A couple of things prompted me to write this article. One was an article I came across on LinkedIn on this topic. The other was a commend made by one of the participants in the Digital Marketing course that I take at Narsee Monjee Institute of Management Studies (NMIMS), Bangalore.
There is a tendency nowadays to equate Digital Marketing with Social Media. Sure, a lot of users spend a fair bit of time on Social Media. And there could be products and services where it makes a lot of sense to spend a majority of your marketing efforts on Social. But this might not be the case for many brands who might end up missing the forest for the trees by focusing too much attention and effort on Social Media.
The field of Digital Marketing is over two decades old and I have been fortunate to have been associated with this field for over 19 years now. During my professional career, I have been closely involved with multiple facets of digital marketing including website marketing, digital analytics, email marketing, banner advertising, search advertising, community engagement (the precursor to social media), search engine optimisation (SEO), app marketing and of course, social media.
A typical business would need many (if not all) of the above channels to be in play to drive a successful digital marketing programme. A good framework that can be used to understand these channels is the Paid, Owned, Earned Media (POE) framework.
When I advise clients on Digital Marketing, the first step is typically to understand and define explicitly the Customer Value Proposition. This exercise, with the help of analytics and insights, usually forms the bedrock of the marketing strategy. It helps create a good understanding of the brand’s target market, the problem statements of their potential customers and the messaging strategy that can most effectively communicate how the brand can satisfy their needs.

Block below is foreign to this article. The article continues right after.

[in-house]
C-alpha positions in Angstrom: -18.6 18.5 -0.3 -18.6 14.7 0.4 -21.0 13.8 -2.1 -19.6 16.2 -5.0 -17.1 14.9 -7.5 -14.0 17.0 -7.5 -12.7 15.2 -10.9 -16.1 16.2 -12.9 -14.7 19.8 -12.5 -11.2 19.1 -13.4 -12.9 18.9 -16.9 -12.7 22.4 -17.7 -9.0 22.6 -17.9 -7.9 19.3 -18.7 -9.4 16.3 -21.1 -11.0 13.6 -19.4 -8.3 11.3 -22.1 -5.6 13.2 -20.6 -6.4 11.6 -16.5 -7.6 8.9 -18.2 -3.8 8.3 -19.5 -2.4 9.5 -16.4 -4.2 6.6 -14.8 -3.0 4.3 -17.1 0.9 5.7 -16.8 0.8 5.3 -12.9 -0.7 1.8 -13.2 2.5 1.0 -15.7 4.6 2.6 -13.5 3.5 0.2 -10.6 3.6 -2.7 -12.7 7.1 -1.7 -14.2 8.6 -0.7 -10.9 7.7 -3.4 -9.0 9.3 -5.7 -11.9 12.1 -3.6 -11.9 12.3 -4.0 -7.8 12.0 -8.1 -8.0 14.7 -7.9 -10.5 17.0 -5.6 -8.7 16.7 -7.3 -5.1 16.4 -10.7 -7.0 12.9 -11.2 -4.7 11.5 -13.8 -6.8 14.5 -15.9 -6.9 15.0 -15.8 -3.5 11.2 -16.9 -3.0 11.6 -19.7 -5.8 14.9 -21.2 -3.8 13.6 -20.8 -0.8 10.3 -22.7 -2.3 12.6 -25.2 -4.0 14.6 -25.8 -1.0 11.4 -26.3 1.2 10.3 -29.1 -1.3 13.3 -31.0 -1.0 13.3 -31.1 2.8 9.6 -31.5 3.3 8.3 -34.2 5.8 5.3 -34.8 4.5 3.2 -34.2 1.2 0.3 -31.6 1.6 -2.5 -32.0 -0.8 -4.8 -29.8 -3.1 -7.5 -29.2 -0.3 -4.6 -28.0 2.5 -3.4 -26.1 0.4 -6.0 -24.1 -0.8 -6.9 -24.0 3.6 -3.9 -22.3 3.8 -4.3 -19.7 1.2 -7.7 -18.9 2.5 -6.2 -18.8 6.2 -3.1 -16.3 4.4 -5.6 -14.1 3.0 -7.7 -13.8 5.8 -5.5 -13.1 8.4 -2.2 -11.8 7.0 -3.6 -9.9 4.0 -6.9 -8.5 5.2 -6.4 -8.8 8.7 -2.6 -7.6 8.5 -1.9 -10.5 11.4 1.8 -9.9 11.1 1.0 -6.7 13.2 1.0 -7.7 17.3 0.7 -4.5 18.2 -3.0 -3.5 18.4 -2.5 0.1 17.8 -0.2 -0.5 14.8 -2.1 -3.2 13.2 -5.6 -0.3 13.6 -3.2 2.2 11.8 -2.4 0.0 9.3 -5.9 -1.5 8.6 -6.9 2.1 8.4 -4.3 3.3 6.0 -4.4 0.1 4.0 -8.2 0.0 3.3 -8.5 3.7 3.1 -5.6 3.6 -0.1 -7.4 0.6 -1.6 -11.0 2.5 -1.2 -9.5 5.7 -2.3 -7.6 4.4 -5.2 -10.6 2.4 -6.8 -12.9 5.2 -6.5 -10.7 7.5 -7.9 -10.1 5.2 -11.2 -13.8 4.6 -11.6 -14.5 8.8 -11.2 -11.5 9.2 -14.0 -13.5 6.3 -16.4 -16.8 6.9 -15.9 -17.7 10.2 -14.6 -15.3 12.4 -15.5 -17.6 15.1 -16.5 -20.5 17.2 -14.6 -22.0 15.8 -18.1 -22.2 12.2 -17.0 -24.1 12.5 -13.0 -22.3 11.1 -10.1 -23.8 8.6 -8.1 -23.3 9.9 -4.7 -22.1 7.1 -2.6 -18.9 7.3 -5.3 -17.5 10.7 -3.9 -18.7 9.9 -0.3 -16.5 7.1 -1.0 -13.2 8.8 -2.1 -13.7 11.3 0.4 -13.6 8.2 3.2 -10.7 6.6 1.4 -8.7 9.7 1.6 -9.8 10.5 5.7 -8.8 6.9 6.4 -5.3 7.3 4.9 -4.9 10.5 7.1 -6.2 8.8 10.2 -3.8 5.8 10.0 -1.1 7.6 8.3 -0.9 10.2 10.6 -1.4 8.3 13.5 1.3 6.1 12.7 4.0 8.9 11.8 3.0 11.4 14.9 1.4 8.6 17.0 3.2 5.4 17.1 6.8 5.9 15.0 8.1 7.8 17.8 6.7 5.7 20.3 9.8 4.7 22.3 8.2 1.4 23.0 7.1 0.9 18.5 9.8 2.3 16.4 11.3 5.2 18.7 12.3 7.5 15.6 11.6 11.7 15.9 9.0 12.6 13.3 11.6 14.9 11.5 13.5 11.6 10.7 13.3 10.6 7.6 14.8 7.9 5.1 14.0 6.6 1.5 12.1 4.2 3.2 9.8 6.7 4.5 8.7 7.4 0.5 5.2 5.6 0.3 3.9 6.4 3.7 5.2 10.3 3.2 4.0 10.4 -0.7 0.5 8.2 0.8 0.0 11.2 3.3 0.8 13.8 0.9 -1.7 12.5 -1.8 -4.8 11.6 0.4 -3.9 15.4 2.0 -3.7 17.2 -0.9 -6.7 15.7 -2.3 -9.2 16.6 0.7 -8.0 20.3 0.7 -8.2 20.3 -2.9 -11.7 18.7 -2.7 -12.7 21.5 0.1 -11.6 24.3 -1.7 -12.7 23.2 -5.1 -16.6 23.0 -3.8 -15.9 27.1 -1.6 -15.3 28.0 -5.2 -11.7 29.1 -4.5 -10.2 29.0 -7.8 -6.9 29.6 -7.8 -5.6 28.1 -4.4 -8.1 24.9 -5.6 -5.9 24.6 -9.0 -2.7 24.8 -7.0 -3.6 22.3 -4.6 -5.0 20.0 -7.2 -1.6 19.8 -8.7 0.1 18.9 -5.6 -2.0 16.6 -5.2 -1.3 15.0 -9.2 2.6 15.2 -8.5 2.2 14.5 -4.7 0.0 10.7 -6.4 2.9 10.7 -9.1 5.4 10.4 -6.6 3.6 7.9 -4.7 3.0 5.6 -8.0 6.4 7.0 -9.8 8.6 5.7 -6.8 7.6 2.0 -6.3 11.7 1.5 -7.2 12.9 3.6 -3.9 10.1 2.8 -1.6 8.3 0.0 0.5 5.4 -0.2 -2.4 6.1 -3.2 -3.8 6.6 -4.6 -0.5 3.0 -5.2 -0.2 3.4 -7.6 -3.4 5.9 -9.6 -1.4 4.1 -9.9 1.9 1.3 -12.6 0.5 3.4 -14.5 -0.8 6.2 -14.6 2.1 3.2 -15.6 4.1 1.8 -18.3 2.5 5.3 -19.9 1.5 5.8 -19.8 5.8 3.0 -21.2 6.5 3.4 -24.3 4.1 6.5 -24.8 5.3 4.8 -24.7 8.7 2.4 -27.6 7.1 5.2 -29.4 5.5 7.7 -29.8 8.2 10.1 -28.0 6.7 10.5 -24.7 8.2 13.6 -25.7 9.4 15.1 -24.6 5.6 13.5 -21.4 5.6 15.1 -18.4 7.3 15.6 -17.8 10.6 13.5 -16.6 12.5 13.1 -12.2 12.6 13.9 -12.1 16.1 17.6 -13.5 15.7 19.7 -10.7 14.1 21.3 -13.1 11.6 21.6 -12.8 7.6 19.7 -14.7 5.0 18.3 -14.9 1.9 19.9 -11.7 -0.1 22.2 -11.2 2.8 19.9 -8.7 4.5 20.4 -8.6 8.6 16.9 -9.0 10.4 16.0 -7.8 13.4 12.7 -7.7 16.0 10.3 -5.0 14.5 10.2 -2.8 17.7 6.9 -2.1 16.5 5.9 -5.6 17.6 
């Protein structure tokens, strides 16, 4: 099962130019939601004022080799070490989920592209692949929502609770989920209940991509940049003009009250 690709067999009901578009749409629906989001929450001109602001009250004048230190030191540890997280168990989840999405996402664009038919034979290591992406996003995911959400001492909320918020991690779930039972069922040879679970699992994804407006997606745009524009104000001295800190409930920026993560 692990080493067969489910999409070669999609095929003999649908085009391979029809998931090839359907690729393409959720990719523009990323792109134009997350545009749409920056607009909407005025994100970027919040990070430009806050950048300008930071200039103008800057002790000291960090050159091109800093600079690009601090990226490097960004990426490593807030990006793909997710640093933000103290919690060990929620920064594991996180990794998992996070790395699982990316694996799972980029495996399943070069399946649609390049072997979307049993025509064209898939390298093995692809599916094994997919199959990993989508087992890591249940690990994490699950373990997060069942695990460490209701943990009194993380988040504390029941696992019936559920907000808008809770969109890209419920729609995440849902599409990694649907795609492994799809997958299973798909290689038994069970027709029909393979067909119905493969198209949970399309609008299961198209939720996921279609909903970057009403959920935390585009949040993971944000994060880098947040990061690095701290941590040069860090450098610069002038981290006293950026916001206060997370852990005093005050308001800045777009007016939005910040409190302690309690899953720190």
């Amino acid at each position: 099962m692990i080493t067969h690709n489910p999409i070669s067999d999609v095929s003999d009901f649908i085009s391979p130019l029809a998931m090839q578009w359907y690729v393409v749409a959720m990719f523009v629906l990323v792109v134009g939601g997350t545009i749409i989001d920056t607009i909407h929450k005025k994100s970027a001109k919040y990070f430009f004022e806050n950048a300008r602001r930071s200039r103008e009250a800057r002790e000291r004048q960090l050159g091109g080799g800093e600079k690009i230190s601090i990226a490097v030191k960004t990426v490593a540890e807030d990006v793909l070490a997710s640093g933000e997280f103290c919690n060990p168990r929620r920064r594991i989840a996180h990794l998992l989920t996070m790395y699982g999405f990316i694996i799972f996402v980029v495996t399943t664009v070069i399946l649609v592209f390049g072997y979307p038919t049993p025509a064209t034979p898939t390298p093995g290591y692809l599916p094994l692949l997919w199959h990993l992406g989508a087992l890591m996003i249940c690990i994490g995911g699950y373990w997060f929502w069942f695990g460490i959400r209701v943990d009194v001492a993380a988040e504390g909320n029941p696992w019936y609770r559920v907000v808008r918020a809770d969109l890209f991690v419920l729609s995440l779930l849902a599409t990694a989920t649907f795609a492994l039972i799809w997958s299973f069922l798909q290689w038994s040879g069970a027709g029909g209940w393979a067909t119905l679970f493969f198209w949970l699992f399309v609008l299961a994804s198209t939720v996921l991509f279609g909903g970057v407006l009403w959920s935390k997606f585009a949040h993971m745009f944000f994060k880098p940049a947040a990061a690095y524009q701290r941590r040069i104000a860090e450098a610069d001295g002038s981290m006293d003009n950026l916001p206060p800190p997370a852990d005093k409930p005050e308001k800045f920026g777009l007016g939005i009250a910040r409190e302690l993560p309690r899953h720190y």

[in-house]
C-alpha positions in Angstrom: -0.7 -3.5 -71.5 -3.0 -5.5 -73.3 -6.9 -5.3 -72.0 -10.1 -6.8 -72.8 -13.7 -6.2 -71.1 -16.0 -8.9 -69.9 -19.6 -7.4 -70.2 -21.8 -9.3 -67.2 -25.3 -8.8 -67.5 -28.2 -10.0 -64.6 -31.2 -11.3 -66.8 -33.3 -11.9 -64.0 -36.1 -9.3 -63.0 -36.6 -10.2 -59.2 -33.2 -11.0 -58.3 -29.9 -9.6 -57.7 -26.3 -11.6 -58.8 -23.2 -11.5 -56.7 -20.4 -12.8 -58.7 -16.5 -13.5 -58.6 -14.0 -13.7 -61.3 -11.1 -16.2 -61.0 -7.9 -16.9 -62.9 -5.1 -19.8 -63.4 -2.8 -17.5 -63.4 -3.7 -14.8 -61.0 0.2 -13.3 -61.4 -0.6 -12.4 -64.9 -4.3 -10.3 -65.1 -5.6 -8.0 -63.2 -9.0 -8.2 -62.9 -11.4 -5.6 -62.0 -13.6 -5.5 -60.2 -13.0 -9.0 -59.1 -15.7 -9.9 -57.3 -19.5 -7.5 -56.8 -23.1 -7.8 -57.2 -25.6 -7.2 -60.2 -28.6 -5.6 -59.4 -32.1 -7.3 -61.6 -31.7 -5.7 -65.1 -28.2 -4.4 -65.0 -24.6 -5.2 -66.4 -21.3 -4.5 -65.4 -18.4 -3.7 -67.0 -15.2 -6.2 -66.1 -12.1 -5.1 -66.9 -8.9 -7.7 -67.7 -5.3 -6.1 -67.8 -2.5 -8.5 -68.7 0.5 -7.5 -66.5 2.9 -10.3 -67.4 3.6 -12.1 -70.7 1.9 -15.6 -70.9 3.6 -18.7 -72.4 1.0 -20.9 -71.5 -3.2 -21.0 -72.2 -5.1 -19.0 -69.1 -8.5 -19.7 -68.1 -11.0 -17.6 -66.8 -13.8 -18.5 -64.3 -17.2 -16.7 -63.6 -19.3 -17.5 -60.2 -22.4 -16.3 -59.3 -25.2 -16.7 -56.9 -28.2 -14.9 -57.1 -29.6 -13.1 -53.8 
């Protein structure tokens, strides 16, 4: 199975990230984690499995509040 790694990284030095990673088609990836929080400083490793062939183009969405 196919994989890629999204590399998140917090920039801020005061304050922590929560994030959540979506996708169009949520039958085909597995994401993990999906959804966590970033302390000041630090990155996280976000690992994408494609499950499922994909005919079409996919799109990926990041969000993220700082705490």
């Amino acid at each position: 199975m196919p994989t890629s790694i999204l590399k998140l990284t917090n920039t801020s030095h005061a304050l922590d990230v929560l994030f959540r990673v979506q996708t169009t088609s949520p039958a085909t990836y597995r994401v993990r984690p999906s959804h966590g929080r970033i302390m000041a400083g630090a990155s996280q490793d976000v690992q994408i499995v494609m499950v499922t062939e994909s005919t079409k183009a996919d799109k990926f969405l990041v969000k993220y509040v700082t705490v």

Once this is in place, I usually advise my clients to be start on their Owned Media channels. These are assets that the brand owns and directly controls and is, in my opinion, the most important part of the media strategy. There is very little point in launching a Paid Media campaign unless your owned assets are not completely primed to communicate and deliver the value proposition and user experience that the customer expects.
A brand’s social media channels are also part of the Owned Media bucket. So, once the website is in a good shape, the focus can shift to the Content and social media channel strategy. At this stage, it is important to understand the specific role of social media (and other channels) within the target customer’s research and decision making process. This should dictate the choice of channel and content strategy.
The attention can then shift to the Earned media bucket. Assuming that a brand now has a good Owned media strategy, they should expect to have some engagement with their customers. This could be in the form of reviews, social media mentions and, of course, email / sms marketing. The brand should be in a position to engage with their customers on these channels in a timely and effective manner.
Finally, Paid Media. It is very tempting, especially if a brand has money to spend, to immediately launch Paid Media campaigns. In my experience, this can be highly sub-optimal unless the other two buckets are functioning effectively. Brands can fall into the trap of jumping to the conclusion that it is Paid Media that is not working efficiently when results do not go their way, without acknowledging or accepting that the fault might well be that they lack a strong Owned (and Earned) Media strategy, or indeed that they might be lacking a strong customer value proposition.
In conclusion, if you are looking for ways to ramp up your digital marketing, take the time to think through exactly what you are trying to achieve, have an integrated strategy across all channels and be prepared to continuously learn and make adjustments on the basis of actual performance data.